Deconstructing The Hunger Games

Okay, I have figured out the magical formula for making a hit dystopian science fiction Young Adult book.

(This unpublished gem has been sitting in my drafts since April 16, 2012.)

The Hunger Games
Stolen image of The Hunger Games’s book cover from Amazon.com.

Okay, I have figured out the magical formula for making a hit Young Adult book. It’s really quite easy.

The story elements in The Hunger Games:

A smart and tough, but emotionally vulnerable hero.

A love triangle with a bunch of confused feelings.

A personal vendetta against a villain.

A villain that singles out the hero for humiliation.

A powerful government regime oppressing the rights of the people.

An underdog rebel force fighting for freedom.

A last-man-standing fight to the death that the hero must survive.

A series of deadly tricks and traps for the hero(s) to overcome.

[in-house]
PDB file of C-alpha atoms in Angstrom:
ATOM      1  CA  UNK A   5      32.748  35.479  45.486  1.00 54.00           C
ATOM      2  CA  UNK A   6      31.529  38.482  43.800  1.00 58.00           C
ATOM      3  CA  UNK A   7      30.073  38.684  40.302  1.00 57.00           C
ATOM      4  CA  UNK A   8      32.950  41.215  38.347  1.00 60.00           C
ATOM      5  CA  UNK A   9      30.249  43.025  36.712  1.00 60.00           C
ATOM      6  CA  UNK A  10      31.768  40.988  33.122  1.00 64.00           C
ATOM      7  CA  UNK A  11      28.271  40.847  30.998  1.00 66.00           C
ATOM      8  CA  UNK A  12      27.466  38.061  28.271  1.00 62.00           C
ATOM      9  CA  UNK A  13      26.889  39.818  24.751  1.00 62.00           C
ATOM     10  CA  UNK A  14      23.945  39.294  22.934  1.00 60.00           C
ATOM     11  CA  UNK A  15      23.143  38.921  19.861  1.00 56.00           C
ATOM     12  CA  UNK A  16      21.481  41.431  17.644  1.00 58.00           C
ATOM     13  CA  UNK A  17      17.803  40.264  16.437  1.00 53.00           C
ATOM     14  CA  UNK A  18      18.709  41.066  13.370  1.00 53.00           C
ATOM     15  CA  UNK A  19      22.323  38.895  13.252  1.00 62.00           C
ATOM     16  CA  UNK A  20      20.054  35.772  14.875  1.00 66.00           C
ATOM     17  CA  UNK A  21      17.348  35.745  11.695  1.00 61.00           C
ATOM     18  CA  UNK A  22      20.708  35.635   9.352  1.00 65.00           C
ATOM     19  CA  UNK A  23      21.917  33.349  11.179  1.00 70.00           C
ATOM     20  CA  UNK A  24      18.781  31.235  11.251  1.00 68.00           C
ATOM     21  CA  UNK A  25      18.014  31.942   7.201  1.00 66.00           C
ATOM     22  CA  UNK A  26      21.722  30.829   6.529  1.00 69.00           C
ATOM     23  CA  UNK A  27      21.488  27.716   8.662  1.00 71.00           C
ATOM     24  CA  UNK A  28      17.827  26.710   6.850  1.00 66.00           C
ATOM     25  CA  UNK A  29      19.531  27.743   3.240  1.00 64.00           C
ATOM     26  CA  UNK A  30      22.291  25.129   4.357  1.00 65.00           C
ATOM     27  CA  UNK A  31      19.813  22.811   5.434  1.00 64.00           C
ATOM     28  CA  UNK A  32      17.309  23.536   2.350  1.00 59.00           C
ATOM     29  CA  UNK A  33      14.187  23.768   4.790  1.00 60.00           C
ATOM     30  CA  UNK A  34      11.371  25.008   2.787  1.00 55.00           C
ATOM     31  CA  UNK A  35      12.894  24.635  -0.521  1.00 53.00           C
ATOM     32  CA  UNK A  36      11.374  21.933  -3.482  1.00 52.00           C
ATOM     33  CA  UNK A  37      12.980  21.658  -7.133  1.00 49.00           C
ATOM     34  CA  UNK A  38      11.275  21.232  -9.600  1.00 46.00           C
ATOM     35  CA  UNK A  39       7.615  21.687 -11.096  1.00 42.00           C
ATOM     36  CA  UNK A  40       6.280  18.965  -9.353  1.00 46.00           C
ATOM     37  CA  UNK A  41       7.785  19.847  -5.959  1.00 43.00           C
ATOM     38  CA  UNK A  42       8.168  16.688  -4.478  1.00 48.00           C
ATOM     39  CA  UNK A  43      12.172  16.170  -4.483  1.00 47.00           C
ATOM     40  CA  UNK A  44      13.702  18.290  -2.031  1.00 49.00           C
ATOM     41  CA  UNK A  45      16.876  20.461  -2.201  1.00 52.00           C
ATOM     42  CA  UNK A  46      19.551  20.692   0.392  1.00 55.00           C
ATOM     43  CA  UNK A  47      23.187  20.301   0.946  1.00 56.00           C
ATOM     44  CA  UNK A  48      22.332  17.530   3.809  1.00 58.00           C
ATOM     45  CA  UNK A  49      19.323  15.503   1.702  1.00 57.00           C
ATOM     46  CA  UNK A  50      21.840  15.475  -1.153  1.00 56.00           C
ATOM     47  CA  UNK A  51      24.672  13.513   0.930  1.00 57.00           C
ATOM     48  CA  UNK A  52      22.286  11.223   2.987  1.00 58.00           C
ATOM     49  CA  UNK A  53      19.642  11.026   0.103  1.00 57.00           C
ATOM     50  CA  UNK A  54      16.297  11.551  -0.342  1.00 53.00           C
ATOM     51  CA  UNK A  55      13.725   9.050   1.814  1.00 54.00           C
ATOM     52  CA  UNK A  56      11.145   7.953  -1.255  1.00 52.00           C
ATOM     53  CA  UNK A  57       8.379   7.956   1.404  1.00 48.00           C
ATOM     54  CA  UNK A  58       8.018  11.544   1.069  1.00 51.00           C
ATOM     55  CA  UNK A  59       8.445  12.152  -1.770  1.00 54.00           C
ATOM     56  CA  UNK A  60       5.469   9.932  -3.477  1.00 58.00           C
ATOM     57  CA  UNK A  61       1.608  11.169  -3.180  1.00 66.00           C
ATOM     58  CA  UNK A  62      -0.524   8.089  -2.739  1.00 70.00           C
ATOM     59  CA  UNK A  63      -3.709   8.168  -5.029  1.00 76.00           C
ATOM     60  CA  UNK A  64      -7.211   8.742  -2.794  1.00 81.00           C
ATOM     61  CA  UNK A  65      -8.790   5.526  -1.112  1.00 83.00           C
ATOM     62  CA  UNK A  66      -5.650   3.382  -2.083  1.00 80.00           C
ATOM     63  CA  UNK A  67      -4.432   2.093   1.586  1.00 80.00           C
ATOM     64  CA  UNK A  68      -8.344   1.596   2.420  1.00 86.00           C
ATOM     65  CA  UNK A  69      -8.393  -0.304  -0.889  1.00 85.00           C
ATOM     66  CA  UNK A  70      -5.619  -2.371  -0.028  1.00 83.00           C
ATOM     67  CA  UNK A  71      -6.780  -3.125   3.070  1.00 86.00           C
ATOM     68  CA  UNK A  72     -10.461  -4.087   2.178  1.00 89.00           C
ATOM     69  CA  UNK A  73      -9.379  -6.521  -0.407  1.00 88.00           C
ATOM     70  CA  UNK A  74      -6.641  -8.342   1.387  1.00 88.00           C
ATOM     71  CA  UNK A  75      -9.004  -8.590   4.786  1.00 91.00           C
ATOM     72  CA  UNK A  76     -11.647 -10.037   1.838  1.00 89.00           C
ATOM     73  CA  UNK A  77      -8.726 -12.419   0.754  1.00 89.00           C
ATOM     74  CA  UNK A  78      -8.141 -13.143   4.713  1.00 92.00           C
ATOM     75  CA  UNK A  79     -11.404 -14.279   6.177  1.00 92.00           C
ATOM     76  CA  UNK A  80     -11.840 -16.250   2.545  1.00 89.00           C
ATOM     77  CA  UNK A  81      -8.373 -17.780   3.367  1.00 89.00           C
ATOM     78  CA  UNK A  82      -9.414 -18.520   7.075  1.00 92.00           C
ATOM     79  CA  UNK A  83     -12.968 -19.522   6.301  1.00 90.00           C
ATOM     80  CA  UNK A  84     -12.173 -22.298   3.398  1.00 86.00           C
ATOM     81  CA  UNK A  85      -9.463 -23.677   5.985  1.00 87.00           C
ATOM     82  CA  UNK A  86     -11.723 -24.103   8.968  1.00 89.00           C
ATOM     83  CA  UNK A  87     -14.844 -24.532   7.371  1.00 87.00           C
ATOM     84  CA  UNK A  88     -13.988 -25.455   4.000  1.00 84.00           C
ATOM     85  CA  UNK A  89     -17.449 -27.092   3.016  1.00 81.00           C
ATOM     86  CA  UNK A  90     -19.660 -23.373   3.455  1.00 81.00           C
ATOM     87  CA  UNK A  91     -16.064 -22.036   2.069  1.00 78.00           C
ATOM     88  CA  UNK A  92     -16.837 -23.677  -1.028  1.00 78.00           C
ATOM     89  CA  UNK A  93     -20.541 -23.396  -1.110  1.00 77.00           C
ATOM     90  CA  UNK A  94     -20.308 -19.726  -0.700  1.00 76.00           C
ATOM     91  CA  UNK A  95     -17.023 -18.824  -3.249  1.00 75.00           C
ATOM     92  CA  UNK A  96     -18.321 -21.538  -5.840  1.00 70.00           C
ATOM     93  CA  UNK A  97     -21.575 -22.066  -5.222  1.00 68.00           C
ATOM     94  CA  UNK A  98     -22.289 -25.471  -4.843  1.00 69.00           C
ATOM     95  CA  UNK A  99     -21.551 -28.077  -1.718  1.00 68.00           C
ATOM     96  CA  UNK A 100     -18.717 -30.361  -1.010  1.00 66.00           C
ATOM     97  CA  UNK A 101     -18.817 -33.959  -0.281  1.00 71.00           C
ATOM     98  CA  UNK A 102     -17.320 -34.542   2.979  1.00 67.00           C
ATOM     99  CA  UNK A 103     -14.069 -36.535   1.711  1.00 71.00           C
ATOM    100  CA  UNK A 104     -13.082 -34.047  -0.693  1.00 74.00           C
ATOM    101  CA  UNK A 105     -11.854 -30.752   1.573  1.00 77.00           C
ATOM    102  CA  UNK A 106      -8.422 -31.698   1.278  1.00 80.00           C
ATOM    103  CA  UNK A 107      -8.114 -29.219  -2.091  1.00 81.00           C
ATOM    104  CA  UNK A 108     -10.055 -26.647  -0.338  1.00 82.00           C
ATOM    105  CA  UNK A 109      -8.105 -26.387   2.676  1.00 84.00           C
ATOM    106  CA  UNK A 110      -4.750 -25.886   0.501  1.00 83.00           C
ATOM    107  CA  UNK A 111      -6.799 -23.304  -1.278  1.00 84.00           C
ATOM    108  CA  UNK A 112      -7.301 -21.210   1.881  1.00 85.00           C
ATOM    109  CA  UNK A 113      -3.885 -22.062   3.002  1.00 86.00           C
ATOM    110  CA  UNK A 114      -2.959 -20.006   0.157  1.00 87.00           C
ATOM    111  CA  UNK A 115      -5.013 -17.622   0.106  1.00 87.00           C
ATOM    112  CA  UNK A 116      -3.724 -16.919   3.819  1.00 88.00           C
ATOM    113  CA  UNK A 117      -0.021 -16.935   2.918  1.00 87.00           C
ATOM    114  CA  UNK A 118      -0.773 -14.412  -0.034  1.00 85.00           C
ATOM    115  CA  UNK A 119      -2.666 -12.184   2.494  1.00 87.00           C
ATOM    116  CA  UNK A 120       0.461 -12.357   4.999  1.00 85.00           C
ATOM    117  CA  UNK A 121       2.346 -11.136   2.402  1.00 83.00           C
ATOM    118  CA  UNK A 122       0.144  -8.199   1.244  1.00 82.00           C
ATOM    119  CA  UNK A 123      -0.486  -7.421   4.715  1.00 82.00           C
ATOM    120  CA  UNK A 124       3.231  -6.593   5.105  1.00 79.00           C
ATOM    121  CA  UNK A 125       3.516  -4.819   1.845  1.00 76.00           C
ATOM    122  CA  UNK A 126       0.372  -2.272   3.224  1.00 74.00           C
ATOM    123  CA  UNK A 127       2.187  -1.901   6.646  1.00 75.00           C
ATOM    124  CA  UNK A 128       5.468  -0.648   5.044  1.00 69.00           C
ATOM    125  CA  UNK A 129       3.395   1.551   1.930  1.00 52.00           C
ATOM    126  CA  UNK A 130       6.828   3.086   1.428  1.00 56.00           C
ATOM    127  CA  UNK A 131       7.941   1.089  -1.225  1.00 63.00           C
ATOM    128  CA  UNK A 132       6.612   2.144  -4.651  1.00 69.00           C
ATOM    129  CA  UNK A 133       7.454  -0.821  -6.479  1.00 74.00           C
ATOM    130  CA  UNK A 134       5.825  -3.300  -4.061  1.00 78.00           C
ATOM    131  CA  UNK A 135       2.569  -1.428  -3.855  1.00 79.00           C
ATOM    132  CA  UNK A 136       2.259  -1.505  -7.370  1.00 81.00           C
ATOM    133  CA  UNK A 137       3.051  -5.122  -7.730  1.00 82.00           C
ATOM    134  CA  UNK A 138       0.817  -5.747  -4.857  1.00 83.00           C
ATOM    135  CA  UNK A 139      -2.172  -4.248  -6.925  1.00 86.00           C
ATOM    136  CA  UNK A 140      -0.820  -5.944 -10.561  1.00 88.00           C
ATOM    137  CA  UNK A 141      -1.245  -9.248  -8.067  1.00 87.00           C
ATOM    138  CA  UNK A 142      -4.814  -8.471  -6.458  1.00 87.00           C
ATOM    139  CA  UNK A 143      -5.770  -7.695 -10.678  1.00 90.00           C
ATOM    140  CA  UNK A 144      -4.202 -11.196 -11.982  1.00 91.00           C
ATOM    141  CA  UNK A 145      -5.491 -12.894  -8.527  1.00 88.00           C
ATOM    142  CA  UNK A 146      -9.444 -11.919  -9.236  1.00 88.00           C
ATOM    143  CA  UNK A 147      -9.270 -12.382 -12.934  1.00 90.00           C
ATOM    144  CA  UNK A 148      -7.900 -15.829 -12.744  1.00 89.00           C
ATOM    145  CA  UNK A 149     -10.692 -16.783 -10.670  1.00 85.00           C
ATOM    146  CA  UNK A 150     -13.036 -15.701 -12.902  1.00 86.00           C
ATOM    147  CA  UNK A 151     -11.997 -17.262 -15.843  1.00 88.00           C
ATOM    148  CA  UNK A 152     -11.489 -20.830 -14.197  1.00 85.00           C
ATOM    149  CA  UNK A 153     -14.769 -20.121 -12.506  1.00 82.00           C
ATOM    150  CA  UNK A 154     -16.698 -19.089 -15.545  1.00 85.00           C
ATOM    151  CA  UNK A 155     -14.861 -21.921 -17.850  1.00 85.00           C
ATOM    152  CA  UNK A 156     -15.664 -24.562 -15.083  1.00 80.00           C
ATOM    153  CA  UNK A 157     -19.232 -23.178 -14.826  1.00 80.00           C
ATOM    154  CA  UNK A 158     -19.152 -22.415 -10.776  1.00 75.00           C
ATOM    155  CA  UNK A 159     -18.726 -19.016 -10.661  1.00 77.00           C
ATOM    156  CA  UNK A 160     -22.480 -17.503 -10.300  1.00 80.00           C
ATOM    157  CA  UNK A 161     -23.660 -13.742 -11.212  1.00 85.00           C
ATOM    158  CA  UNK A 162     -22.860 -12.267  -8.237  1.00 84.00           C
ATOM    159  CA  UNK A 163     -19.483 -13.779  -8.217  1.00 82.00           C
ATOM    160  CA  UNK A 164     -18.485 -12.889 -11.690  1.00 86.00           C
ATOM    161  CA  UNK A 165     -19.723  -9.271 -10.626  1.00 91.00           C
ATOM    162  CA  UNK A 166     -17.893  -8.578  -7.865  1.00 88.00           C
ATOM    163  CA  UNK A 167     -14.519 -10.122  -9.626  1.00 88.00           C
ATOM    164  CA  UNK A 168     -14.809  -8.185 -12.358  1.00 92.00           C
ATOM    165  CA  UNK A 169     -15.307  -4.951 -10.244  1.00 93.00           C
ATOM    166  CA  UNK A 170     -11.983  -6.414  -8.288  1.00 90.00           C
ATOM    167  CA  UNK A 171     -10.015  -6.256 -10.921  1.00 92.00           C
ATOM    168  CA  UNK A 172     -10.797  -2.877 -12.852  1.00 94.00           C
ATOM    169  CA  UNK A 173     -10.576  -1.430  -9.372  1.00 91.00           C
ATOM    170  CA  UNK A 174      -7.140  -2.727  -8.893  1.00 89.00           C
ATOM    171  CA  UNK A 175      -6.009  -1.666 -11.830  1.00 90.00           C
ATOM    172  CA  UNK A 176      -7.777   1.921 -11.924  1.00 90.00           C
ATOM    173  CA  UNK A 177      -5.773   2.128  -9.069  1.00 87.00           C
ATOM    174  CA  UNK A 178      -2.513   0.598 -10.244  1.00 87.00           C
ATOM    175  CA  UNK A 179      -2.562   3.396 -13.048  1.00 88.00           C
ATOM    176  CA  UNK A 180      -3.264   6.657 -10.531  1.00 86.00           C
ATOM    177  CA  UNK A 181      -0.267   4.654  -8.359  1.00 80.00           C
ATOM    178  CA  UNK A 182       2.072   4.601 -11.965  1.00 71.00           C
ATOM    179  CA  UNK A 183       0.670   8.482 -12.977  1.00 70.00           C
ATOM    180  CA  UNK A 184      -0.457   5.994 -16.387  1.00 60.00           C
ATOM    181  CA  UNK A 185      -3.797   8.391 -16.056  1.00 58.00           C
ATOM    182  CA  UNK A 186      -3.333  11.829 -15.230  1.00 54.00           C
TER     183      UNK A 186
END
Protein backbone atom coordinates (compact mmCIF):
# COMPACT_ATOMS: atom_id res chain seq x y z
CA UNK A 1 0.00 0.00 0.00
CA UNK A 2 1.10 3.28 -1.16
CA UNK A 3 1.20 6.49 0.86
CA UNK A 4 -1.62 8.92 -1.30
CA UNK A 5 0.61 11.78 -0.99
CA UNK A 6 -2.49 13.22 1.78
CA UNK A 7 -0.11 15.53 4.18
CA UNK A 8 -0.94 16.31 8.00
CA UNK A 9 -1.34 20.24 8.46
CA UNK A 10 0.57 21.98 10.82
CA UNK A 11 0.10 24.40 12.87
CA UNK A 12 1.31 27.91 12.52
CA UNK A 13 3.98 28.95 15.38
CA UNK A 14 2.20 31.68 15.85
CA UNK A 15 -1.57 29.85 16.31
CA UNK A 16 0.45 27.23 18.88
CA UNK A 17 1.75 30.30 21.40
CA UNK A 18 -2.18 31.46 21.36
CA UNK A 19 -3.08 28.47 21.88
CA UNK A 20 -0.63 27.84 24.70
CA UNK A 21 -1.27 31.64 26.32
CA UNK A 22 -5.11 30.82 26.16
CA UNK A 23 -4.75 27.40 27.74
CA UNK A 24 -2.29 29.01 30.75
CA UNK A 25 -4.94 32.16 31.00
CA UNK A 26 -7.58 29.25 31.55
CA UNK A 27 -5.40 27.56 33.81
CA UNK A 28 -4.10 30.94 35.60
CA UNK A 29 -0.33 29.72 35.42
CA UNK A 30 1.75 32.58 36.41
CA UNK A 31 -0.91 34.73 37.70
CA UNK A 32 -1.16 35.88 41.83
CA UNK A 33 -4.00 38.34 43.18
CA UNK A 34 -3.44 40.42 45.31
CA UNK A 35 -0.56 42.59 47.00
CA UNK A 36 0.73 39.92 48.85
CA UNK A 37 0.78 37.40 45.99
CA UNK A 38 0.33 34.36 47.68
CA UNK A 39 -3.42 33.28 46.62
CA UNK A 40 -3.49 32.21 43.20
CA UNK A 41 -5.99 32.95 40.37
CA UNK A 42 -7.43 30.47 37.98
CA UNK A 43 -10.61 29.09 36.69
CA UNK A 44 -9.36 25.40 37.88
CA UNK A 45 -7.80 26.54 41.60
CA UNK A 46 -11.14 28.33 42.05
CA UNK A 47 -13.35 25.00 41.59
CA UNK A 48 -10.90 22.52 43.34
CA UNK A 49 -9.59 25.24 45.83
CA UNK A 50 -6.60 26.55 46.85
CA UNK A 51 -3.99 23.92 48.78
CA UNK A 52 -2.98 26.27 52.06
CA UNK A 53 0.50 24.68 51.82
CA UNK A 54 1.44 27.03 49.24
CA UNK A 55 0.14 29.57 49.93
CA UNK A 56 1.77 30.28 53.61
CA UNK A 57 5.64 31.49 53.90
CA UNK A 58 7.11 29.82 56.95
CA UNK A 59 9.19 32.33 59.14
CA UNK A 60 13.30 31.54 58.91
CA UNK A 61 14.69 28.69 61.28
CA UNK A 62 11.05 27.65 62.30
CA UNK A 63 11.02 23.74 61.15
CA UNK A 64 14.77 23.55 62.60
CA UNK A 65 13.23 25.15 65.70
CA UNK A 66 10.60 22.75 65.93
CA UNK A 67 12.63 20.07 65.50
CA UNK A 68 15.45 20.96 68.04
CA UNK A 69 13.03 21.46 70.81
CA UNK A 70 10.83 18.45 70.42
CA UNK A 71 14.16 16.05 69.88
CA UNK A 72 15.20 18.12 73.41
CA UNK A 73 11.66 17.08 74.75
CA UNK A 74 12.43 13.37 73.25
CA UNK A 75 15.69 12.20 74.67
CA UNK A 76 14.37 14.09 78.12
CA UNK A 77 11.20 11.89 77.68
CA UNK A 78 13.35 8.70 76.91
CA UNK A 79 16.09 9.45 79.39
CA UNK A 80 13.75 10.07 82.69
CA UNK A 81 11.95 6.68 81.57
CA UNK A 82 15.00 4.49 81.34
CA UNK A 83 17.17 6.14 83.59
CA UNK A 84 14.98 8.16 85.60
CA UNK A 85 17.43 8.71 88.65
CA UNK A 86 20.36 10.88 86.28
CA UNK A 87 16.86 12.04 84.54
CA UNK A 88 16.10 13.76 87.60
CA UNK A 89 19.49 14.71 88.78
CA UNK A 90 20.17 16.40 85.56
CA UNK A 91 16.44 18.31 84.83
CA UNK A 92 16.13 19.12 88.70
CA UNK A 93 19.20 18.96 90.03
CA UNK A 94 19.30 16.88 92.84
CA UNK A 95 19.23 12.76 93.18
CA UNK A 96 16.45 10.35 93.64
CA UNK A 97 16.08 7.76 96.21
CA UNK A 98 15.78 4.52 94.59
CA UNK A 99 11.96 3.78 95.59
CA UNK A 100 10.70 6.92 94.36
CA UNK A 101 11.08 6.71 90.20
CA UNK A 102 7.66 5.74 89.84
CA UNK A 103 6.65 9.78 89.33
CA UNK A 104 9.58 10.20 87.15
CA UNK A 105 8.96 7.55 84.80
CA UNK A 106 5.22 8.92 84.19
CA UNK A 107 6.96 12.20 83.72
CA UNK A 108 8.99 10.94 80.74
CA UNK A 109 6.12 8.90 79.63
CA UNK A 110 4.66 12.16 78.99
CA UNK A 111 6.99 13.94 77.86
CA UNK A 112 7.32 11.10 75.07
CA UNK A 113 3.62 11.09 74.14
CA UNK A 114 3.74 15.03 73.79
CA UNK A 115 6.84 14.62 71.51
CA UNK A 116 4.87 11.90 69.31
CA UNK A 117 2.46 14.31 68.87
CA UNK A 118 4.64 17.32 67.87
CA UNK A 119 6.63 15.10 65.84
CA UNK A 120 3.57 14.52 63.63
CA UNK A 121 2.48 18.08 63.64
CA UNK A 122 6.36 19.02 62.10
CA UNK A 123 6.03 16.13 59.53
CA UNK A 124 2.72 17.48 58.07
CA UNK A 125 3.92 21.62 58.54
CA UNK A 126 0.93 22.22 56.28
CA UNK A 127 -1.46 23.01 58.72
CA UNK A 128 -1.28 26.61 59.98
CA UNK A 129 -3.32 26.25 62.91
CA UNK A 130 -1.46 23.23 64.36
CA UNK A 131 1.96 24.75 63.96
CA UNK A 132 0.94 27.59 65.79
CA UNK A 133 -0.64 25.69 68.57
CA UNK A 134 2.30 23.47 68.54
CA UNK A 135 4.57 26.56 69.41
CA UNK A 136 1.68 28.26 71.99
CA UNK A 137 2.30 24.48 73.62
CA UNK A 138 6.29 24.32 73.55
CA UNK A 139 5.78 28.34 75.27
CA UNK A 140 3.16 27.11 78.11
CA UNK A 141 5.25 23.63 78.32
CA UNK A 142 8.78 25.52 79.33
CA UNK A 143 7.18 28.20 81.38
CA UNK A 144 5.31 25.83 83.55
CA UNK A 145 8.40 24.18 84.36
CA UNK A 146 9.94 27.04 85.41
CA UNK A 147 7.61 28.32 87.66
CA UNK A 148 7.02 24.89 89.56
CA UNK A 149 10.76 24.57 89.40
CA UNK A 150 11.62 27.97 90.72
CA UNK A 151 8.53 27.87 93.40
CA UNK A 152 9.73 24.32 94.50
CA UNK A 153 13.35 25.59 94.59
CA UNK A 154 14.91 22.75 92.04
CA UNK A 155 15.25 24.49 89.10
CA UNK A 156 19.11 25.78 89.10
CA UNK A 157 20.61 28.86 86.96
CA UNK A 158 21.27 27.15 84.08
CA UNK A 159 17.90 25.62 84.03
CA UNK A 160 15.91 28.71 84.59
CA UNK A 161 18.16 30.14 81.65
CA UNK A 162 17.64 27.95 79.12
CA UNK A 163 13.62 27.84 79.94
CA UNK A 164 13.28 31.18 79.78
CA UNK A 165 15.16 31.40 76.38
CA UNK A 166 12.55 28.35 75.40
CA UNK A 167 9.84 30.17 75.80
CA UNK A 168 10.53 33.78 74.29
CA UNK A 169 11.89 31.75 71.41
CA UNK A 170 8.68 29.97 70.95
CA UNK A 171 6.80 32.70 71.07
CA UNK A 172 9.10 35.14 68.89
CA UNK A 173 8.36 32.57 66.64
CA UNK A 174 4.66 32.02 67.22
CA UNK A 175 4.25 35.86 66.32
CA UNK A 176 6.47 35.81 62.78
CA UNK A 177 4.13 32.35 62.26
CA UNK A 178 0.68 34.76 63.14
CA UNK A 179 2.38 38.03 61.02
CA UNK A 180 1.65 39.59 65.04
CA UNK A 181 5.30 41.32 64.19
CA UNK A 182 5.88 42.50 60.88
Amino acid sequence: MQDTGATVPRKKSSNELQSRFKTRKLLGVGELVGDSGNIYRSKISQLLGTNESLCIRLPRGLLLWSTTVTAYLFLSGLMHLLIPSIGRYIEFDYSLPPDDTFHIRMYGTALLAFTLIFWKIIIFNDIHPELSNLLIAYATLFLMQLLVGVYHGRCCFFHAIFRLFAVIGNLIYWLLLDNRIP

A caricature or exaggeration of modern American society.

The writing style in The Hunger Games:

First person, present tense.

Very concise, easy-to-read prose.

Cliffhanger chapter endings.

Sparse descriptions.

Very few adverbs.

Taboos in The Hunger Games:

I don’t know if this is true of all Young Adult books, and now I’m pretty curious to find out, but I found it amusing to note that, apparently, the subject matter of a Young Adult novel is very specific about what must be censored. What I mean is this: You can put kids into an arena and have them kill each other with swords and spears and bows, in extremely gory detail. You can drop bombs on groups of kids, then have people rush in to help them, then drop more bombs on the helpers. You can burn people, you can decapitate people, you can dismember people.

But you cannot swear, ever. And you absolutely positively MUST NOT mention anything more sexual than a kiss.